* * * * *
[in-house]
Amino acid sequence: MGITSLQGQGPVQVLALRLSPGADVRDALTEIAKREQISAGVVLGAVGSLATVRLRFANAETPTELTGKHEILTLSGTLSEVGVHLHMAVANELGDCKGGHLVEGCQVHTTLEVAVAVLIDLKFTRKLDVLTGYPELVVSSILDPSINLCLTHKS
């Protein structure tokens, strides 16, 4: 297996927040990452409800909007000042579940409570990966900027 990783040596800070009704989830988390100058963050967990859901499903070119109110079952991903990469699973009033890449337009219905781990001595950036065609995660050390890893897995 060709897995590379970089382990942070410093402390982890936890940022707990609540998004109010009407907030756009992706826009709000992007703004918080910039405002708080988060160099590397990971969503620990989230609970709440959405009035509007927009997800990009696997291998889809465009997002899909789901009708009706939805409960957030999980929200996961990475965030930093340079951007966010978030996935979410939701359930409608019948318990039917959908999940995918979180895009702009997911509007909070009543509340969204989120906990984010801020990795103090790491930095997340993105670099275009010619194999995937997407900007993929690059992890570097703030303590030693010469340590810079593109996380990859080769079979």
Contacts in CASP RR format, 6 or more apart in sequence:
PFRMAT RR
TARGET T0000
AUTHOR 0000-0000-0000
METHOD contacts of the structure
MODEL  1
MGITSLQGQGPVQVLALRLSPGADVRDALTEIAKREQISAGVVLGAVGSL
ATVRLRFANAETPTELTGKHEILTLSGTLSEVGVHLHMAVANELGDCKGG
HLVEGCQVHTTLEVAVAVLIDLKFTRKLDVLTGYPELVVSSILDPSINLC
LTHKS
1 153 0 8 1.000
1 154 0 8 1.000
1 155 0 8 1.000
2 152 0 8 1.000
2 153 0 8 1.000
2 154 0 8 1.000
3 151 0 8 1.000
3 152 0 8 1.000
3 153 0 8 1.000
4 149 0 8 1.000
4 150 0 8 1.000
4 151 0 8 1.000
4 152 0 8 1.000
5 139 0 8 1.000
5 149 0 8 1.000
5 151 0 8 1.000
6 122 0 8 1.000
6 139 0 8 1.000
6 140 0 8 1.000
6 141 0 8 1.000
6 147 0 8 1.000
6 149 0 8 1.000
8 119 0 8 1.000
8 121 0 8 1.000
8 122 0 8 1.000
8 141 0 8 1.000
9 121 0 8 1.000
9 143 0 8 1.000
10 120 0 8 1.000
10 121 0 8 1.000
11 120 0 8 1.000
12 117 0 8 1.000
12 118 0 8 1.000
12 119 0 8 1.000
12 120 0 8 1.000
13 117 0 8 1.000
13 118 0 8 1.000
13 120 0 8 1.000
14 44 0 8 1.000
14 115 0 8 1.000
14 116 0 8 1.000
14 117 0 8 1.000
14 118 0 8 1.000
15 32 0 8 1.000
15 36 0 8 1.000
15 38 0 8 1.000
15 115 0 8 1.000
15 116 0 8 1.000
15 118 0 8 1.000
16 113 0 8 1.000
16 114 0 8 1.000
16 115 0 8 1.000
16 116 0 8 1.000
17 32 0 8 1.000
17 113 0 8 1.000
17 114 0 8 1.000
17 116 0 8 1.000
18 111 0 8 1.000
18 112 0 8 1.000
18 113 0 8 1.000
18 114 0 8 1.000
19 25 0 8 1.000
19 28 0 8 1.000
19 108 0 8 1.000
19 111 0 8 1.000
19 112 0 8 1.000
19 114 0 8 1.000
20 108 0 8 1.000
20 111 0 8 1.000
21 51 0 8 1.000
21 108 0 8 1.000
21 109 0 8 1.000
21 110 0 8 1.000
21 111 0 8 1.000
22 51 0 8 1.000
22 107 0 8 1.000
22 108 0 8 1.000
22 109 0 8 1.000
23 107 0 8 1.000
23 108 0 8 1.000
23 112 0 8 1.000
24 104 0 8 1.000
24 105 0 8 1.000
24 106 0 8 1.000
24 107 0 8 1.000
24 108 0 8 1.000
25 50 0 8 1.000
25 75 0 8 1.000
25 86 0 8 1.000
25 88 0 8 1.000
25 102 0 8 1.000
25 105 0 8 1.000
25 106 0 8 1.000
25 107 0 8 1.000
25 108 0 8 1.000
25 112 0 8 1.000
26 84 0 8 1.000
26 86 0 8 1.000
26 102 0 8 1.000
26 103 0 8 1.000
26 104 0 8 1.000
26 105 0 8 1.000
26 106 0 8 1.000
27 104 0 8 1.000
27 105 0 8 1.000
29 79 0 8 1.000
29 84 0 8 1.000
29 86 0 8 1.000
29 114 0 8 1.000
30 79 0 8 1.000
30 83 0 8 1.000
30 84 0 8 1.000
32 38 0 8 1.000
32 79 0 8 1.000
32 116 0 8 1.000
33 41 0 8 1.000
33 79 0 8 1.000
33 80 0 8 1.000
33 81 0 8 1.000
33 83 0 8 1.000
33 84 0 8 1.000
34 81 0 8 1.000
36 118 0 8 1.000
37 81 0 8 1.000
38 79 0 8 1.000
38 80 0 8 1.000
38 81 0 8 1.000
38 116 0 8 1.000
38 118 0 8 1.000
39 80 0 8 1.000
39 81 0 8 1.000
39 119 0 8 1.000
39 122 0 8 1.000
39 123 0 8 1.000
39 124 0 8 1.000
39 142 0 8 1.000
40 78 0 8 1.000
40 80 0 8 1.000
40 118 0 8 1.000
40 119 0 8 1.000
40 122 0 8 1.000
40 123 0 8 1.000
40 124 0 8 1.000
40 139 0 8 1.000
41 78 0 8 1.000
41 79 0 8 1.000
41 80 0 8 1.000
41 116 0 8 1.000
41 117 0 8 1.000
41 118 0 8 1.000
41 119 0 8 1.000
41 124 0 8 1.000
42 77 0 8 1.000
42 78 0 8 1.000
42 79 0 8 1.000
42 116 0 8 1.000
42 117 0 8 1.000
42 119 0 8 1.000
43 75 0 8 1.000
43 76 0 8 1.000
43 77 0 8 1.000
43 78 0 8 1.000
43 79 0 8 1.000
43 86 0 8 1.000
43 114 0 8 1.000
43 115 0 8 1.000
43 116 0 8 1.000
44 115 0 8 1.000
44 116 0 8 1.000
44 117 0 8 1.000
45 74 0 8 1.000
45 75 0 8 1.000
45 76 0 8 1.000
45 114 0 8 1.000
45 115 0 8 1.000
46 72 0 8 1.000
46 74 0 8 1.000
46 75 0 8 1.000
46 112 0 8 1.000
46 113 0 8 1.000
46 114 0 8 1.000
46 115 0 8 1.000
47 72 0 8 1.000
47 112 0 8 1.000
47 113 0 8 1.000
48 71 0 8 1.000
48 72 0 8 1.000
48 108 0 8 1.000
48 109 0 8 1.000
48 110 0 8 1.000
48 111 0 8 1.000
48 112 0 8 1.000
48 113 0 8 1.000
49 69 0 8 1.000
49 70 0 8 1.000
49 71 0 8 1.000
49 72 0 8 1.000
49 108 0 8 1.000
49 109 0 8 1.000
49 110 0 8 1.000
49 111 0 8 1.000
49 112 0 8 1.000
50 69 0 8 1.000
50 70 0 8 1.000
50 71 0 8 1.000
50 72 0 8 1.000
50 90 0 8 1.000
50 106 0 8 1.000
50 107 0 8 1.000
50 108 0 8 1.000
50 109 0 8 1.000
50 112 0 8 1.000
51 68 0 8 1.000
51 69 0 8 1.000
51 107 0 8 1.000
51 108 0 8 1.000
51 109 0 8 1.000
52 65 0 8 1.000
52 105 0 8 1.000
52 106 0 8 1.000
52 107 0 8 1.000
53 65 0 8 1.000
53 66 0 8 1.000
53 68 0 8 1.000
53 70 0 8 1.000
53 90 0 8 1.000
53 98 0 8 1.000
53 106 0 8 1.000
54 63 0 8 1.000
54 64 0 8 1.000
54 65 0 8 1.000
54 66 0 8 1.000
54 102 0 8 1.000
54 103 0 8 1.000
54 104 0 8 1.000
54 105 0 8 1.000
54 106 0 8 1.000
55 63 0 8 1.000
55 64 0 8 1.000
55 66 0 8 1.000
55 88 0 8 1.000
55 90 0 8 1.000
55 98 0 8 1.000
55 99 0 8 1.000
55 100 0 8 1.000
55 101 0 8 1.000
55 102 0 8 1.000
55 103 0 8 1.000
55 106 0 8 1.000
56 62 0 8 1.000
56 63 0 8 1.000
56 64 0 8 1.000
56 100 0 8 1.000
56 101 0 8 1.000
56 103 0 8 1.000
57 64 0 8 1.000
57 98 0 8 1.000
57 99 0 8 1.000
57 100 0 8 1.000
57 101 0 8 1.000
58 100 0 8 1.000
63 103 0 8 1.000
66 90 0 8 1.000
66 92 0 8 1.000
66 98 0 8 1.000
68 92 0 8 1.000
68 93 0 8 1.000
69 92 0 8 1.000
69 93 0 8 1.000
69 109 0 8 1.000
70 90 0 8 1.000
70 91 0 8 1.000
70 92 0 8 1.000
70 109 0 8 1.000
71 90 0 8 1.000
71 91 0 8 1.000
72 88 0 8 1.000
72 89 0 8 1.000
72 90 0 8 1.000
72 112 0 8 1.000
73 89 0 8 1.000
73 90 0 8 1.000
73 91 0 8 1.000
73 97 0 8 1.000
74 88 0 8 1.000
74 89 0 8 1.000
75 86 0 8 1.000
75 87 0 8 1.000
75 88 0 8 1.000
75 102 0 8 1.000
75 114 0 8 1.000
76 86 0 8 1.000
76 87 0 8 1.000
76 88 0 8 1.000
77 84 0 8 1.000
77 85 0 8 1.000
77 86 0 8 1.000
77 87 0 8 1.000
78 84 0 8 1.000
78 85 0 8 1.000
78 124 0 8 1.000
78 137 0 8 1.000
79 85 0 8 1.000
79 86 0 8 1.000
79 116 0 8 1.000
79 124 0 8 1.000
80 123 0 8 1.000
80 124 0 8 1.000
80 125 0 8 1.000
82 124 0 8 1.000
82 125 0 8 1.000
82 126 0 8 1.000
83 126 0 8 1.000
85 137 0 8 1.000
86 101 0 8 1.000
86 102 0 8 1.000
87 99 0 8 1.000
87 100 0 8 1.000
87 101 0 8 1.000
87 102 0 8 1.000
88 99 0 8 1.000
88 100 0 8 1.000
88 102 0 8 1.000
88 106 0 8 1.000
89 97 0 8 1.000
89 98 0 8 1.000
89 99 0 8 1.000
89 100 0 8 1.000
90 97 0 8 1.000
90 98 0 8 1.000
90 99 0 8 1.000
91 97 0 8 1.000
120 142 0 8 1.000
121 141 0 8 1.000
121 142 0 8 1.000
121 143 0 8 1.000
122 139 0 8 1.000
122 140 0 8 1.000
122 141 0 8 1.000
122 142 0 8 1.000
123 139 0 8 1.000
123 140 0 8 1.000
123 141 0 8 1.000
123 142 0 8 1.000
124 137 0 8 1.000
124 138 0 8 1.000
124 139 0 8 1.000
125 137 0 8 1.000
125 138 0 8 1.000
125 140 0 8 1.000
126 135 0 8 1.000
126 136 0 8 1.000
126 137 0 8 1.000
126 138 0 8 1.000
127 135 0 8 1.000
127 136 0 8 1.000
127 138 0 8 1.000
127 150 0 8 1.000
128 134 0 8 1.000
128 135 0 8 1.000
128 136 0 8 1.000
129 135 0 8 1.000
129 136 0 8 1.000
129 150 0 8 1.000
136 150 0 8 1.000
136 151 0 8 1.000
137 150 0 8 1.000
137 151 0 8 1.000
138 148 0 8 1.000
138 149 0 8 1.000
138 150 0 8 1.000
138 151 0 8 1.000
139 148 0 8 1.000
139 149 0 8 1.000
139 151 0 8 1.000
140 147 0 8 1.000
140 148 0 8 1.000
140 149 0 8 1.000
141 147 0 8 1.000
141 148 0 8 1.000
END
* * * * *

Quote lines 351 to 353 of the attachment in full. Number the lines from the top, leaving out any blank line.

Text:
122 140 0 8 1.000
122 141 0 8 1.000
122 142 0 8 1.000